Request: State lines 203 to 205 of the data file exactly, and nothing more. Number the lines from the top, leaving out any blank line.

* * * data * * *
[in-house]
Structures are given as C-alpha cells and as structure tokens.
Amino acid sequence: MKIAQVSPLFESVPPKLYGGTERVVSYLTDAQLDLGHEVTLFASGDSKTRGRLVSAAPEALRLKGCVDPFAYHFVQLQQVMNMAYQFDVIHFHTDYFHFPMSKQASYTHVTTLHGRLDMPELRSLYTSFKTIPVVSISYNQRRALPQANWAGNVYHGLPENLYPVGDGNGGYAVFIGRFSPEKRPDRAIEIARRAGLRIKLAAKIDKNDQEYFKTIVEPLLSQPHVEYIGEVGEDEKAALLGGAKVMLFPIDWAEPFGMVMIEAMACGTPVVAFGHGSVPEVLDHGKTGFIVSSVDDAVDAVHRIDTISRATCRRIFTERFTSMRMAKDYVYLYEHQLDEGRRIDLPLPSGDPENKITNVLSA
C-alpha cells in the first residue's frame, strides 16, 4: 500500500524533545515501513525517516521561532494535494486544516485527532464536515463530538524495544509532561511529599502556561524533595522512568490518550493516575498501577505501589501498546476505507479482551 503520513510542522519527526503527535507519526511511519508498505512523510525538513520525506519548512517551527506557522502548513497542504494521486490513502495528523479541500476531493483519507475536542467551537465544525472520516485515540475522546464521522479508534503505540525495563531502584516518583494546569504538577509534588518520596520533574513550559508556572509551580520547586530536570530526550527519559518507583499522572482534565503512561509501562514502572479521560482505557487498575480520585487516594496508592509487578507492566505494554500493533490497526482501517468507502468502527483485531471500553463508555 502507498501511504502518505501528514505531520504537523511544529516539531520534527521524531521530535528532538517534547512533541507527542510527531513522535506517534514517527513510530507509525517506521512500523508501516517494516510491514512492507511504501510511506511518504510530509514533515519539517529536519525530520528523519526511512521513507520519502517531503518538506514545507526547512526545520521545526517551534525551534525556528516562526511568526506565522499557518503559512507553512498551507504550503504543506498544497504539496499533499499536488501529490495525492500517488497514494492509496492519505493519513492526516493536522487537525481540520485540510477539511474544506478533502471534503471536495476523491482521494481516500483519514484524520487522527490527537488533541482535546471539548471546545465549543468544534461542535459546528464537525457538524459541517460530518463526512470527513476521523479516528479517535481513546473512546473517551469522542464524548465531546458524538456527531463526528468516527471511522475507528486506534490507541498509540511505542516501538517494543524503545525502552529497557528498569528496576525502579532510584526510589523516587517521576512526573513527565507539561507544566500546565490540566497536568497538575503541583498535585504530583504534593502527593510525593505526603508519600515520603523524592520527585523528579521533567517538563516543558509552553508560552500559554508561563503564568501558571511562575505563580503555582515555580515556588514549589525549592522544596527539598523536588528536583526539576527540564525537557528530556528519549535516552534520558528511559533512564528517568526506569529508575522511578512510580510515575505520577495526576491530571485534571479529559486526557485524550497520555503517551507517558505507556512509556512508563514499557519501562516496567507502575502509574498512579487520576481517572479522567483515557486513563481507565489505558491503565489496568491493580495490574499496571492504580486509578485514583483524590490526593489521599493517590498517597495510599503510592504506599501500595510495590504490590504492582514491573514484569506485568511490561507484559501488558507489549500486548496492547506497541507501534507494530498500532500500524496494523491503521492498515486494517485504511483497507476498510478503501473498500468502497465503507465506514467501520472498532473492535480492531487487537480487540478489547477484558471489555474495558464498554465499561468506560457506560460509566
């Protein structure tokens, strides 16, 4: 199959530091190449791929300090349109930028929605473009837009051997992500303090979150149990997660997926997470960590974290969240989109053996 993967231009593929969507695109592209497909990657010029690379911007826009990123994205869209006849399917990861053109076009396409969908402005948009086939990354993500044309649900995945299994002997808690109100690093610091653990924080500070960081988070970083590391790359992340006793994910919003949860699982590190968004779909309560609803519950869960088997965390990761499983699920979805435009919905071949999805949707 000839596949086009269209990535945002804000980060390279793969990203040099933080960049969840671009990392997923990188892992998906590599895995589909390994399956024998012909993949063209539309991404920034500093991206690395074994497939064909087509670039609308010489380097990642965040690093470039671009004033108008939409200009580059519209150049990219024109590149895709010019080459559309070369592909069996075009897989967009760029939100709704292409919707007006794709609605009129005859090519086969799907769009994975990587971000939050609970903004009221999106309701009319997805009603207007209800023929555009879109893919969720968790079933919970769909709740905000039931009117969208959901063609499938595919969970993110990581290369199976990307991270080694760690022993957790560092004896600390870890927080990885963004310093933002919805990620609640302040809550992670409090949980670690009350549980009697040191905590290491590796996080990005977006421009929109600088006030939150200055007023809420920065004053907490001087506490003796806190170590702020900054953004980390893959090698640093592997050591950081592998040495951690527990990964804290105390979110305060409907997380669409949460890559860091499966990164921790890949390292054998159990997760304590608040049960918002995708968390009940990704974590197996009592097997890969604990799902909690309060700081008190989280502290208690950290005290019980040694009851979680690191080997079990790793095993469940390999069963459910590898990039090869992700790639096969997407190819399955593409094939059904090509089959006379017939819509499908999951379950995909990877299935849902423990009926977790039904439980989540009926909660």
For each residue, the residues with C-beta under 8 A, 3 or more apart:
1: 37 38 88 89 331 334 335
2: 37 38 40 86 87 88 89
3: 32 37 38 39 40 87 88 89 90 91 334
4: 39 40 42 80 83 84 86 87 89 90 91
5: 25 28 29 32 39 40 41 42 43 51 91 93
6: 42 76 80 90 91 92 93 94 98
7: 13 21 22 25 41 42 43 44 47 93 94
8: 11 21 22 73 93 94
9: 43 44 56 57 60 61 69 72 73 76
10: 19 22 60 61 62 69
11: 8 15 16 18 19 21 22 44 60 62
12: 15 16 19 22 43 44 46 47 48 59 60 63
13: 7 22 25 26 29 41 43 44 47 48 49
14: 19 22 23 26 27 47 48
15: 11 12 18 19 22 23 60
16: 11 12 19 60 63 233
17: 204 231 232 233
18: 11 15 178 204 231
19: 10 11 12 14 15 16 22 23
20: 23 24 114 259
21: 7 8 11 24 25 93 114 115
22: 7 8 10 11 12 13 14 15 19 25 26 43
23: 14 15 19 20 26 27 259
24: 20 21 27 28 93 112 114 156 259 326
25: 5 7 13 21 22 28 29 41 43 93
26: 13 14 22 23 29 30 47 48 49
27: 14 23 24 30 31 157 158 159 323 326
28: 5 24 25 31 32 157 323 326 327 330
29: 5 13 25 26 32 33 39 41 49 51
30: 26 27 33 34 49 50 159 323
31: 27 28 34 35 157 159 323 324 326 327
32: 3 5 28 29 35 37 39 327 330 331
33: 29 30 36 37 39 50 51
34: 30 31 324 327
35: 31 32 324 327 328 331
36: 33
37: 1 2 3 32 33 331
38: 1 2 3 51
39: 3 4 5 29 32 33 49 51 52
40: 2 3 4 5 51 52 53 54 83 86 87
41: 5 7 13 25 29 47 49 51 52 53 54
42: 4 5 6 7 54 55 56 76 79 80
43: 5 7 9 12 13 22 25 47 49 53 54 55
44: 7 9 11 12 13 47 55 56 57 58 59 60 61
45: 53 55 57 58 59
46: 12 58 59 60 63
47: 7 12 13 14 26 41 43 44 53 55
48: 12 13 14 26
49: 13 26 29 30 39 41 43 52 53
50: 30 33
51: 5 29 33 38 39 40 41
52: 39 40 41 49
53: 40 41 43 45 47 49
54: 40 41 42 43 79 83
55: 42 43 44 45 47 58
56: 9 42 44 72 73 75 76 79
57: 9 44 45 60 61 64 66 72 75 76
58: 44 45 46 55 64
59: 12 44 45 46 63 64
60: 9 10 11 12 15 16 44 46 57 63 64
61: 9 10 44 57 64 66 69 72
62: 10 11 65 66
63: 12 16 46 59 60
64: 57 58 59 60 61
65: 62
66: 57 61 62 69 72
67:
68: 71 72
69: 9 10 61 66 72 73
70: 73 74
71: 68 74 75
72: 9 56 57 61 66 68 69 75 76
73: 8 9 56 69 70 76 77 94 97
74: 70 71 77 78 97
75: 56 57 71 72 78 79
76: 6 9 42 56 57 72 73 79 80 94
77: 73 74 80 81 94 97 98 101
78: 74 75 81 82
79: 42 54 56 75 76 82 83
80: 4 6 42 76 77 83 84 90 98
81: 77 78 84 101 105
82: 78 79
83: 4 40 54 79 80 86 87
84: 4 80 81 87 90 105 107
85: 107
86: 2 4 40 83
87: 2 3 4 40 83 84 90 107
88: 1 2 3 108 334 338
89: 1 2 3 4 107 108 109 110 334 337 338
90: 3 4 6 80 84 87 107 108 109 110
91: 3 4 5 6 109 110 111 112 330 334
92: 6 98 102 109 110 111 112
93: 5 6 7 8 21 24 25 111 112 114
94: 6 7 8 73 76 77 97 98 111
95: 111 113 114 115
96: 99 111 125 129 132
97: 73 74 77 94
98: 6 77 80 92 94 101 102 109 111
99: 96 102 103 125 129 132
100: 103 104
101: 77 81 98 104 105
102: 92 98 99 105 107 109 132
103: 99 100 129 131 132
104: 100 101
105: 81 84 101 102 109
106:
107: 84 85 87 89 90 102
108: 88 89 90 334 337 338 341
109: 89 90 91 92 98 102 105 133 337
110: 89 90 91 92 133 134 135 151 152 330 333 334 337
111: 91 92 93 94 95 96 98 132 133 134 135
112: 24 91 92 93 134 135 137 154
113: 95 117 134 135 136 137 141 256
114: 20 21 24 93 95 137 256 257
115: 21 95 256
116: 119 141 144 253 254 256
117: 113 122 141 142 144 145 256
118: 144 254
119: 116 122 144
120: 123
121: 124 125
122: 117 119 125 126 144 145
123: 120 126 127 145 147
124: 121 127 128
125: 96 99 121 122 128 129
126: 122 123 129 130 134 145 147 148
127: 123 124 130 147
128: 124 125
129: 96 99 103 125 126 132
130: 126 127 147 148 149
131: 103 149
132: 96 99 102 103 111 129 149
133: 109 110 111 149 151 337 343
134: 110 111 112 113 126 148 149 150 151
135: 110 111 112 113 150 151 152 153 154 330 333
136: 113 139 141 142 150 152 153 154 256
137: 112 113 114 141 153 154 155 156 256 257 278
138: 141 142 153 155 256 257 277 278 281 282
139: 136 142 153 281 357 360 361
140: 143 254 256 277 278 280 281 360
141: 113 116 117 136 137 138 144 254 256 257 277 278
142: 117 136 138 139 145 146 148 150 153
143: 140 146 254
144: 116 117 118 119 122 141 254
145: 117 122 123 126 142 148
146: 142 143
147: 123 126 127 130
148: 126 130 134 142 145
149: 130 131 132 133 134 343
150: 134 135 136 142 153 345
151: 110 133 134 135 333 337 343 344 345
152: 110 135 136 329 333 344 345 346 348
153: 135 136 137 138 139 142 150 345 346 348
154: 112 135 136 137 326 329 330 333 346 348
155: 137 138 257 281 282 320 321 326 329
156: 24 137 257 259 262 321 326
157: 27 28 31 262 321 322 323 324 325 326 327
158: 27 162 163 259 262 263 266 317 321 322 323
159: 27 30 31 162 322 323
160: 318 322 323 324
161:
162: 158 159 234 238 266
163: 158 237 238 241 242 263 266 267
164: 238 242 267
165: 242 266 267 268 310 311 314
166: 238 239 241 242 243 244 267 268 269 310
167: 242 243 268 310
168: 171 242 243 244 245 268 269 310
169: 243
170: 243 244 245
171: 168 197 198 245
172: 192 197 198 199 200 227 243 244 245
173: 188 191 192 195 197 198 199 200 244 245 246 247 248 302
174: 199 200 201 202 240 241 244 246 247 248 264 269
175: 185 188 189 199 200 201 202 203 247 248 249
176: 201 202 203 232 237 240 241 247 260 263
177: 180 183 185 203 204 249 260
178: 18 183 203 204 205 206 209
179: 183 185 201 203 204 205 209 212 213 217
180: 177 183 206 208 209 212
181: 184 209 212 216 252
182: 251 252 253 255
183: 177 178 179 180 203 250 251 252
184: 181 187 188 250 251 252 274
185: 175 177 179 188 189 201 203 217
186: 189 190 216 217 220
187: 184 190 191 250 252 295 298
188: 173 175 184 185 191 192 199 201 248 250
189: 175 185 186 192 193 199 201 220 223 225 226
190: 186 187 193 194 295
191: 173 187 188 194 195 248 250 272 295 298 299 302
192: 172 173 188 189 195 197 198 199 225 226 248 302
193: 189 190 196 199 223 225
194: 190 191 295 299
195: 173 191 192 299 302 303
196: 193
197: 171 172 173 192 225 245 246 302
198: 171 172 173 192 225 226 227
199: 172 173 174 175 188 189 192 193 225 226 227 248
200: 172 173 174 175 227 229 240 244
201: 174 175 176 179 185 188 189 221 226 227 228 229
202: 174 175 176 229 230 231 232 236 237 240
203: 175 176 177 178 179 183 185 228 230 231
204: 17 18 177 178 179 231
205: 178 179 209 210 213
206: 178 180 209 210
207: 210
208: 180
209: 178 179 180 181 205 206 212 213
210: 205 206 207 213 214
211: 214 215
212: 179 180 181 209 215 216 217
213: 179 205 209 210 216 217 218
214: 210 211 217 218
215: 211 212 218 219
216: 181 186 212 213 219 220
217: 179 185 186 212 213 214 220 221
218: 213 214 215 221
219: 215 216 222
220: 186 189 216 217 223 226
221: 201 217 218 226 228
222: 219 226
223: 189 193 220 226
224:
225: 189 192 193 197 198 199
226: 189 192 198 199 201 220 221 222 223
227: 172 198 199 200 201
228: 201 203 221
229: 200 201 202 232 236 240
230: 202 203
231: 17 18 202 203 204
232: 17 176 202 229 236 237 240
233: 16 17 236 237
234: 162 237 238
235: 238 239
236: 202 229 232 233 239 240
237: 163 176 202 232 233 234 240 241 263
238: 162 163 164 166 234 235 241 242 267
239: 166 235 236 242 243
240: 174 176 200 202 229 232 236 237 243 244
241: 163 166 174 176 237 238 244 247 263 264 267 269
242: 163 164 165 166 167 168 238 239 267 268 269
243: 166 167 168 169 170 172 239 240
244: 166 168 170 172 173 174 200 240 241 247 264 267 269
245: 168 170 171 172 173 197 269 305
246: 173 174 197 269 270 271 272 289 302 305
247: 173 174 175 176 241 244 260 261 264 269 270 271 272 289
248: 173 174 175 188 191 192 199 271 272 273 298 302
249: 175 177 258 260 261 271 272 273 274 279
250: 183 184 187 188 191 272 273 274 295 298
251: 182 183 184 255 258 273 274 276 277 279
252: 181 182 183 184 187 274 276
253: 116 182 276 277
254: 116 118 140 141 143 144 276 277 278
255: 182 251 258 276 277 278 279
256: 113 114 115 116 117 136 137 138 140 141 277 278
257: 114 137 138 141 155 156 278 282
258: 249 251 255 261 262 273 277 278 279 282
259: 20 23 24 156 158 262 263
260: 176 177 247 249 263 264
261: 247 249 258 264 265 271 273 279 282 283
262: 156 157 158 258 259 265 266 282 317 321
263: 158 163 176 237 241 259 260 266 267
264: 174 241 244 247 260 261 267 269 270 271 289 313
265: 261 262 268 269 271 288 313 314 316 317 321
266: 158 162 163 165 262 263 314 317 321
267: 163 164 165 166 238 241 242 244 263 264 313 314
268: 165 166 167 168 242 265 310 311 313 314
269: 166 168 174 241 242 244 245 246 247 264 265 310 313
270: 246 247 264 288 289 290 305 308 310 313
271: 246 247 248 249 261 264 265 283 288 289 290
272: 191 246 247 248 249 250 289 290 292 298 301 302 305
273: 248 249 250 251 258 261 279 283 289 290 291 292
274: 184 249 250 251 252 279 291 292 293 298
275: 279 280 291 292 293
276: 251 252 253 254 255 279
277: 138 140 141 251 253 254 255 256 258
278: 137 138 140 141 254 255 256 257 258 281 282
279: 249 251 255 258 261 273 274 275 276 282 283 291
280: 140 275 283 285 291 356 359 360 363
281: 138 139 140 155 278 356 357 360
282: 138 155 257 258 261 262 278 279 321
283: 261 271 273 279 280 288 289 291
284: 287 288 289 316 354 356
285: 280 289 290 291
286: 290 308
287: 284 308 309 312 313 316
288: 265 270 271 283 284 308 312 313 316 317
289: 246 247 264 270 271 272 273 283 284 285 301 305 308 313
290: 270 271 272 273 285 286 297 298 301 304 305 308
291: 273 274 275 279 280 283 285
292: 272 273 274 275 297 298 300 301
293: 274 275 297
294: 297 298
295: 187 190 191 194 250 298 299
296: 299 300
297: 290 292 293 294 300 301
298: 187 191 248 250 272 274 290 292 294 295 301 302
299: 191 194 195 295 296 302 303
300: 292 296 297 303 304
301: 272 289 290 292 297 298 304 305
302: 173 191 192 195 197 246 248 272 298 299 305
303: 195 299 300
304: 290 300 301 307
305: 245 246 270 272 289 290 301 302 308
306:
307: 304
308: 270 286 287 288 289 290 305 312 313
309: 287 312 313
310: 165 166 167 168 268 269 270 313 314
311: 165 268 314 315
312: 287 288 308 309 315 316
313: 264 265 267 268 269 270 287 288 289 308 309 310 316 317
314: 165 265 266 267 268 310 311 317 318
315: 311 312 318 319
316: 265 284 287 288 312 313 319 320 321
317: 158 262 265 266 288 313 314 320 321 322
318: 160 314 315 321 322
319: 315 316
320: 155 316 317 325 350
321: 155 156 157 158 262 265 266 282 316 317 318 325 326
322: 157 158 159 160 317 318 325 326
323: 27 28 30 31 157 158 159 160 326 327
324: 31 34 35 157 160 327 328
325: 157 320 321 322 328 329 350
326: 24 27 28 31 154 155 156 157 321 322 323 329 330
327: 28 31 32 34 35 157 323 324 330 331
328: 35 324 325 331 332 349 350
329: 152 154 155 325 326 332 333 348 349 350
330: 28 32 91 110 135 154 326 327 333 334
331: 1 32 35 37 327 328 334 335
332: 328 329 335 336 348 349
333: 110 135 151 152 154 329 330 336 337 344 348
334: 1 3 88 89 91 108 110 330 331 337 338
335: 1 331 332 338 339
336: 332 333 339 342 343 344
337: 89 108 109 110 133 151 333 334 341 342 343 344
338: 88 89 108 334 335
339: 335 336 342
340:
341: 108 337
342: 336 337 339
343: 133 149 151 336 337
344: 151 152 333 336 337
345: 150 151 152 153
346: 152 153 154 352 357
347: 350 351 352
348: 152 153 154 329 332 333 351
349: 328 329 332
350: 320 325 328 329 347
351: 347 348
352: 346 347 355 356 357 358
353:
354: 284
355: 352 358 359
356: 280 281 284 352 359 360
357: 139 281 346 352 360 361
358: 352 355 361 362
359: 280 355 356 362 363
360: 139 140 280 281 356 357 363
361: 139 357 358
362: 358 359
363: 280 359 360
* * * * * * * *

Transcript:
197: 171 172 173 192 225 245 246 302
198: 171 172 173 192 225 226 227
199: 172 173 174 175 188 189 192 193 225 226 227 248